We're hearing a lot more about methane these days. There's a reason for that.
As a Greenhouse Gas (GHG) that exacerbates climate warming, methane (CH4) has been shown to be some 25 times more powerful than carbon dioxide (CO2). Of course, there's a lot more carbon dioxide around so we're far more familiar with that molecule.
We know roughly how much of it there is at any given time, how and where it is generated, and how it cycles in the atmosphere, lithosphere (earth's crust), and biosphere (land, water and living things). We track its atmospheric levels both currently (via direct measurement) and historically (through bubbles trapped in the ice of glaciers) and can anticipate most of the phenomena associated with its overabundance.
Methane, on the other hand, has proven a master of disguise and subterfuge: it's universally but often surreptitiously released from the earth with fossil fuel extraction; it's produced in vast amounts by ruminant livestock; and it's being rapidly released from frozen storage in organic matter by the circumpolar thawing of permafrost (a de facto positive feedback loop in the warming cycle). We've finally started to add these sources up and realized that methane might be a larger problem than we thought, hence its newsworthiness.
A couple of weeks ago I fingered methane as a "good news" environmental story because our federal government, as part of its broader climate change strategy, had just announced a laudable policy aimed at domestic energy industries, setting a 2025 target of reducing methane emissions by 40 to 45 per cent below 2012 levels. Unfortunately, on the heels of this comes news from scientists that methane emissions from lakes in the northern hemisphere could almost double over the next 50 years because of a novel newly discovered "feedback loop."
Guess who has the most lakes in the world by several orders of magnitude? Exactly. Here's how it works:
To begin, the world's oceans contribute only about one per cent of annual global methane emissions, while freshwater sources contribute up to 16 per cent. This occurs because of the type of organic material that goes into lake sediments, and the methanogenic (methane-producing) bacteria that break it down. Detritus from conifer and deciduous forests don't produce much methane because of phenols they contain that help inhibit its formation, but detritus from dead aquatic plants like cattails produce huge amounts. In experiments, there was a 400 per cent increase in methanogenesis from lake sediments composed primarily of cattails and other emergent vegetation—like highly invasive Phragmites, the European common reed—versus coniferous or deciduous forest debris. This is bad enough on its own, but climate change is causing a major expansion of the proportion of cattails and other macrophytes around lake edges, as well as greatly expanding the ranges of these plants, which are moving ever northward into the lake country of the Canadian Shield, which stretches from Quebec to Saskatchewan. Climate change caused by greenhouse gasses like methane leading to expansion of plants whose decomposition releases more methane comprises yet another crazy feedback loop for climate warming.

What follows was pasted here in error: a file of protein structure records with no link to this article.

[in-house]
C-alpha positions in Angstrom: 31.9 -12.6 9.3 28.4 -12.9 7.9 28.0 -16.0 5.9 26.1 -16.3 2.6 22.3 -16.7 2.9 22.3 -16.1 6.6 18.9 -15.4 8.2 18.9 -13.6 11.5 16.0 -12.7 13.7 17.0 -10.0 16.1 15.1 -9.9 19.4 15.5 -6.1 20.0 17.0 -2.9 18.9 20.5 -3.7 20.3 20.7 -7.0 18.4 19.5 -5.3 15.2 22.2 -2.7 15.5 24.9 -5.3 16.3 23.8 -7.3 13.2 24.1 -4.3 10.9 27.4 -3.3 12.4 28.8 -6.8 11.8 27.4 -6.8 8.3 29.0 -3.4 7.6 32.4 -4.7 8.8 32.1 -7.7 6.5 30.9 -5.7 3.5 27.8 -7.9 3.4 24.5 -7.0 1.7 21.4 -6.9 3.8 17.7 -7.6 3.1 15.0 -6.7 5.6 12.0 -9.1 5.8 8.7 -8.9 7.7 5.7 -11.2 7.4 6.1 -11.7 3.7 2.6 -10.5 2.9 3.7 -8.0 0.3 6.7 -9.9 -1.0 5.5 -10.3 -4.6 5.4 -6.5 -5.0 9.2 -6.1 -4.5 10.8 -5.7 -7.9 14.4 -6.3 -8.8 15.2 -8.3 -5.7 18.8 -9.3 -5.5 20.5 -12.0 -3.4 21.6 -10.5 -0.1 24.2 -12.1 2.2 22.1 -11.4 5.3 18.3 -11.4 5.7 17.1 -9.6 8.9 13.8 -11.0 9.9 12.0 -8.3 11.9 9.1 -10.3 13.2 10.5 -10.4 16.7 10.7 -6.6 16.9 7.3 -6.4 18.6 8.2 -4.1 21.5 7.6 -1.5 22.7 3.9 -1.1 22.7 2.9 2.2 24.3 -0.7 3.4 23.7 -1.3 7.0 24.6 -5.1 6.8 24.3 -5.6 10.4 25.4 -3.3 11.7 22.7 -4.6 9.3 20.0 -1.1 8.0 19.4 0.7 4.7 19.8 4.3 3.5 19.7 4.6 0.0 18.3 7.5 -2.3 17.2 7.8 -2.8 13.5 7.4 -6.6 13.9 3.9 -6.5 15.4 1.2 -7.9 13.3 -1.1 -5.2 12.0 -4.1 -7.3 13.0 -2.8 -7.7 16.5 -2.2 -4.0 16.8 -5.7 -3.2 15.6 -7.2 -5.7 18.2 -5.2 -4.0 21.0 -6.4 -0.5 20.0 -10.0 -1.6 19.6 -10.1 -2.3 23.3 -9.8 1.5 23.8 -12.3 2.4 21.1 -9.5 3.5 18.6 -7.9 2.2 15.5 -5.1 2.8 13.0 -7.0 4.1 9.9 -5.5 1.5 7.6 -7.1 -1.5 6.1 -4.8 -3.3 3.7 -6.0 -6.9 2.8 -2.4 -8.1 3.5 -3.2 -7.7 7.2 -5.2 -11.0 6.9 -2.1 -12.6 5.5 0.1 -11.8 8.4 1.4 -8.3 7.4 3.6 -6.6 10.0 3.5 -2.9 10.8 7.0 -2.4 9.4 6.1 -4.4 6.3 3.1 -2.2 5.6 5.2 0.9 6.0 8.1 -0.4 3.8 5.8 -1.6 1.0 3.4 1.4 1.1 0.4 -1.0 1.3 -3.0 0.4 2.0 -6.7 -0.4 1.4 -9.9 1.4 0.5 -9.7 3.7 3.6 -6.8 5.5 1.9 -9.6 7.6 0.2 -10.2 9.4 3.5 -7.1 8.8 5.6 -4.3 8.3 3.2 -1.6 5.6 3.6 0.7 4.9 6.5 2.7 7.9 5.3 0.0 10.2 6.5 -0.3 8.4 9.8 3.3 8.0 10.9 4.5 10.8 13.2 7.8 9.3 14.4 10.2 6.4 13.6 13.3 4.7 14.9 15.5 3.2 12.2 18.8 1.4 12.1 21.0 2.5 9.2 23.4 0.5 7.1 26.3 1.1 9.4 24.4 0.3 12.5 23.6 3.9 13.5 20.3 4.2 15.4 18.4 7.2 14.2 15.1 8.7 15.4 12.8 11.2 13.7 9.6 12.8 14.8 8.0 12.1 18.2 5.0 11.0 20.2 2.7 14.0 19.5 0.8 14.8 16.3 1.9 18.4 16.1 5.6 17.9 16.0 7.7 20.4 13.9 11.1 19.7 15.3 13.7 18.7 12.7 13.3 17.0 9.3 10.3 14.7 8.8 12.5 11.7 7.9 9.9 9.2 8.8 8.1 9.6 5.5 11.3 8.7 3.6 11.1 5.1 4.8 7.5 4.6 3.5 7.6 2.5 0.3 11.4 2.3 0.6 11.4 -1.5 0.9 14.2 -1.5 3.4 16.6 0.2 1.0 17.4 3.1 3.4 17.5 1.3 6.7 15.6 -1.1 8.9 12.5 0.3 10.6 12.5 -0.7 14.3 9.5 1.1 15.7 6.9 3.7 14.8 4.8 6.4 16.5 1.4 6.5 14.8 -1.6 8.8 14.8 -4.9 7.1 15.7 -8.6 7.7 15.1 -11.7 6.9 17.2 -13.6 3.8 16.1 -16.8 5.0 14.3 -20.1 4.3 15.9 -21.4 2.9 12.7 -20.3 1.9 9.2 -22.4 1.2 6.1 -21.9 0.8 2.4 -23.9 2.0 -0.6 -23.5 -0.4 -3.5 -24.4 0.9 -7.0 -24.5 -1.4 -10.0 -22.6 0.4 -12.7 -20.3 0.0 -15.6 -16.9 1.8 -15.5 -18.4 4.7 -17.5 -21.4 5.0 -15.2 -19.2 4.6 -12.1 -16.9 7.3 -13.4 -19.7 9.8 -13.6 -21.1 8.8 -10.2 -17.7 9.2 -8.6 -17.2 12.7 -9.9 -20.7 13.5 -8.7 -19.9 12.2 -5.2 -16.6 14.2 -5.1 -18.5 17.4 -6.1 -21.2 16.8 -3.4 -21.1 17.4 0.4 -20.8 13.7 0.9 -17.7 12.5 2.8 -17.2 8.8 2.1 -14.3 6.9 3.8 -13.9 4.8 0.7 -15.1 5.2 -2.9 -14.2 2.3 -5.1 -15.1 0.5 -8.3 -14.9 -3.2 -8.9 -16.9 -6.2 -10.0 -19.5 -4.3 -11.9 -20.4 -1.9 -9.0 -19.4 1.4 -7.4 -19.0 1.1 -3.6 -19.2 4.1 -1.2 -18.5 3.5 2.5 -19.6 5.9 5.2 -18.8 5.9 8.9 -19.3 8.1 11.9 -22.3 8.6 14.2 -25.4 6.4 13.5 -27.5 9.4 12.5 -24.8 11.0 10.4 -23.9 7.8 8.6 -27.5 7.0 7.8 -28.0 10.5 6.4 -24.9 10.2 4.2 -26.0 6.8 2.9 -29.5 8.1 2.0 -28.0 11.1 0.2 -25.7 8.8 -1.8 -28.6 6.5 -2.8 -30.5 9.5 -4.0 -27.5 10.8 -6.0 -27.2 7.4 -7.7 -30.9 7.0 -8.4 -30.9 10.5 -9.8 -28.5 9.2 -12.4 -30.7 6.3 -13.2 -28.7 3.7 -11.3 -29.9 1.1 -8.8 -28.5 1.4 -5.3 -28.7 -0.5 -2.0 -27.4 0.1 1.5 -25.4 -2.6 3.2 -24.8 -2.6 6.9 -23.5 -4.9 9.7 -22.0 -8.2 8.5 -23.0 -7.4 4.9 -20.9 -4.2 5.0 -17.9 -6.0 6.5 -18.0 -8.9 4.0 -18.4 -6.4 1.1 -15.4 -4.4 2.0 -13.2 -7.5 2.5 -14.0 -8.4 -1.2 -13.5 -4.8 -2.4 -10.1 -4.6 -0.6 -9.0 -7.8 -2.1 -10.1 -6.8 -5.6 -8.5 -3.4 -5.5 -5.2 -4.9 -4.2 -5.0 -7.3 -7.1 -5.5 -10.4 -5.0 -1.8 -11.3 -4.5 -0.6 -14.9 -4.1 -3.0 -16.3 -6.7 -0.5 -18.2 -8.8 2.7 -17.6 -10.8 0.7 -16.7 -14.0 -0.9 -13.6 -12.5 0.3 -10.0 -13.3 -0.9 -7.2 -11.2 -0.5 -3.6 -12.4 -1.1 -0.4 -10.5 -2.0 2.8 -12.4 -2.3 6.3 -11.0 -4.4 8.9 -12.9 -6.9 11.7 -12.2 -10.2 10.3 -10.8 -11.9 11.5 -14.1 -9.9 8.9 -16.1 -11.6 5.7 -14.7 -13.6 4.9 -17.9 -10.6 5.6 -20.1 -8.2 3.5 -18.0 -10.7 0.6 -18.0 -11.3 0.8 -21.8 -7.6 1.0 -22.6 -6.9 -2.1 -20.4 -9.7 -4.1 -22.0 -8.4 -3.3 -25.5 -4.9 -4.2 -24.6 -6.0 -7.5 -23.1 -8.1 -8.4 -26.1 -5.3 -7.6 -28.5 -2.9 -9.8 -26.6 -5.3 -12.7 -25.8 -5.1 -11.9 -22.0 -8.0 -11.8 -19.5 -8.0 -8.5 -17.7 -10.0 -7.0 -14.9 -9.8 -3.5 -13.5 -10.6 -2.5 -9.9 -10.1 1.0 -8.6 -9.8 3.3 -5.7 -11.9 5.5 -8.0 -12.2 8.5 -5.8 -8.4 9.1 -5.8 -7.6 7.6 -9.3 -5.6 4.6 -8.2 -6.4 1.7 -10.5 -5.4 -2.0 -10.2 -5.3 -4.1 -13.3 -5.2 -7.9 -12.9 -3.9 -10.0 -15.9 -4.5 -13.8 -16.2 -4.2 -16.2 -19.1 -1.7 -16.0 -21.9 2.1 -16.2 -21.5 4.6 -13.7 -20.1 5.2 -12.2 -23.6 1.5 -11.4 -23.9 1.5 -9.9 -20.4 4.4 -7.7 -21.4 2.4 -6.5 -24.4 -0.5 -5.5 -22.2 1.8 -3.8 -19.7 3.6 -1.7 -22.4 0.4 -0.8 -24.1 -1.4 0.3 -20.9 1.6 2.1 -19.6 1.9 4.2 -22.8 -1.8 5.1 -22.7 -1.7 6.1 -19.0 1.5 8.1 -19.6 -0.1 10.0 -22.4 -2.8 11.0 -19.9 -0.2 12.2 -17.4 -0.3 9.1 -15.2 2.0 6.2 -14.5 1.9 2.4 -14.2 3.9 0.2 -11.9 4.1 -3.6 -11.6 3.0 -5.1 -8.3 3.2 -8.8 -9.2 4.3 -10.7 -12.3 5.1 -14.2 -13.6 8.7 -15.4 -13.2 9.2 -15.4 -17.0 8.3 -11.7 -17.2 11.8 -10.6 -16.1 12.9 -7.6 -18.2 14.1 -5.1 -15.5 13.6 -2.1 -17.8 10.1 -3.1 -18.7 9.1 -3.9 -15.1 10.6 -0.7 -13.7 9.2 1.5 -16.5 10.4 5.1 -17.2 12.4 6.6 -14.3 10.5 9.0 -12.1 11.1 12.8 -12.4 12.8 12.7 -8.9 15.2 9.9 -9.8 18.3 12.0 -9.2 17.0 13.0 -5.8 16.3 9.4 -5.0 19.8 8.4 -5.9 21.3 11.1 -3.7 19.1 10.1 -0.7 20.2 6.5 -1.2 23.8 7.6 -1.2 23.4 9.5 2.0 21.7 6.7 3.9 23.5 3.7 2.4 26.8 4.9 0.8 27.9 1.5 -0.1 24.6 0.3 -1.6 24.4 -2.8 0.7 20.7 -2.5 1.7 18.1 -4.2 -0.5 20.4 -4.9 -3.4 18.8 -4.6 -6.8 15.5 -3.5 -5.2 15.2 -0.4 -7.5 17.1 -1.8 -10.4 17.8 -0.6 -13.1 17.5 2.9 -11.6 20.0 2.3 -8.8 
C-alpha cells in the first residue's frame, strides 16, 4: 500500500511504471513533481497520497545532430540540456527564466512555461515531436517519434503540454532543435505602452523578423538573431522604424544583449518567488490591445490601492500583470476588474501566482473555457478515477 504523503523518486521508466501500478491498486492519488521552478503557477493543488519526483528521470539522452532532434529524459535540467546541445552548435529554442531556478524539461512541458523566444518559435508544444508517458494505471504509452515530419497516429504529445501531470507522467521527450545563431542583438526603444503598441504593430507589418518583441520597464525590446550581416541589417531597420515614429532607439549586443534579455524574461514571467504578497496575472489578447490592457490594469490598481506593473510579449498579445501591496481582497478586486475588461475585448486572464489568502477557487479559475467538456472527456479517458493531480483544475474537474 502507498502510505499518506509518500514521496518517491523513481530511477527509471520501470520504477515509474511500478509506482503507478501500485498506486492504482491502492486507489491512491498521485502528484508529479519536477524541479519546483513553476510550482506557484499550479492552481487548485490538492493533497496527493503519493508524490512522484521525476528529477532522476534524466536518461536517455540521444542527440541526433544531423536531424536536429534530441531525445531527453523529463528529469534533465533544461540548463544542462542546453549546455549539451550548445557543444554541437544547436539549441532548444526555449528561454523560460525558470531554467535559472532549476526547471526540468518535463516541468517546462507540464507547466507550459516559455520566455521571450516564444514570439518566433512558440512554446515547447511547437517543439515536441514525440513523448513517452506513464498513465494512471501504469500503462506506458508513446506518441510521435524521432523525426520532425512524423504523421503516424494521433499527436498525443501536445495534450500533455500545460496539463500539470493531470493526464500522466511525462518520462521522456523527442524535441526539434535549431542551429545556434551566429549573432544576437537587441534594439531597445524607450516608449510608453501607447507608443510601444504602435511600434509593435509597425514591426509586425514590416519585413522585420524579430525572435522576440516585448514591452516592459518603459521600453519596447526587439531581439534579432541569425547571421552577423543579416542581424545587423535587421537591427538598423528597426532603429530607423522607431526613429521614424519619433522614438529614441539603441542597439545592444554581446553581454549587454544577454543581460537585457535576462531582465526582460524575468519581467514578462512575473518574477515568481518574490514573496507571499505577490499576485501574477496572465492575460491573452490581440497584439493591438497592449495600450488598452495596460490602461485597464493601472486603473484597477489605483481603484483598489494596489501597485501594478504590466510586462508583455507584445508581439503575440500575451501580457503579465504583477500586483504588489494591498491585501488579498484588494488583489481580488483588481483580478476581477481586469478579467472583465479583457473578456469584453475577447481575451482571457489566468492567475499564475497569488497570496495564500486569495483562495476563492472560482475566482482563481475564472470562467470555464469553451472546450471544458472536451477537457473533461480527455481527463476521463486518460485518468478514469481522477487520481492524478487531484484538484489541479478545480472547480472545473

The scientists' climate calculations show that the number of lakes in Canada colonized by cattails could actually double between 2041 and 2070, and that this could in turn would elevate methane production by at least 73 per cent during the active growing season each year. And since any place that cattails can colonize can also play host to invasive Phragmites—which is moving northward even faster and tends to have a much greater biomass—those numbers could be even higher.
Dr. Sapna Sharma, an expert at Toronto's York University in the climate-change impact to lakes, told BBC News. "Methane production is currently underestimated in global climate models. This study was able to elucidate a mechanism by which lakes may produce even more methane that previously thought. Uncovering another potential source of methane production from boreal lakes is useful to further understanding global carbon cycles and ultimately improve climate projections."
It may be useful, but it's also damn scary. With the U.S. now doubling down on methane release from increased coal, gas, oil and livestock production, Obama's pledge to Trudeau to set similar reduction targets fades in a distant rear-view mirror of the Trump deregulation bandwagon. That makes Canada's new methane-reduction targets even more critical, and our country a lonely warrior on the North American methane front.
Leslie Anthony is a science/environment writer and author who holds a doctorate in connecting the dots.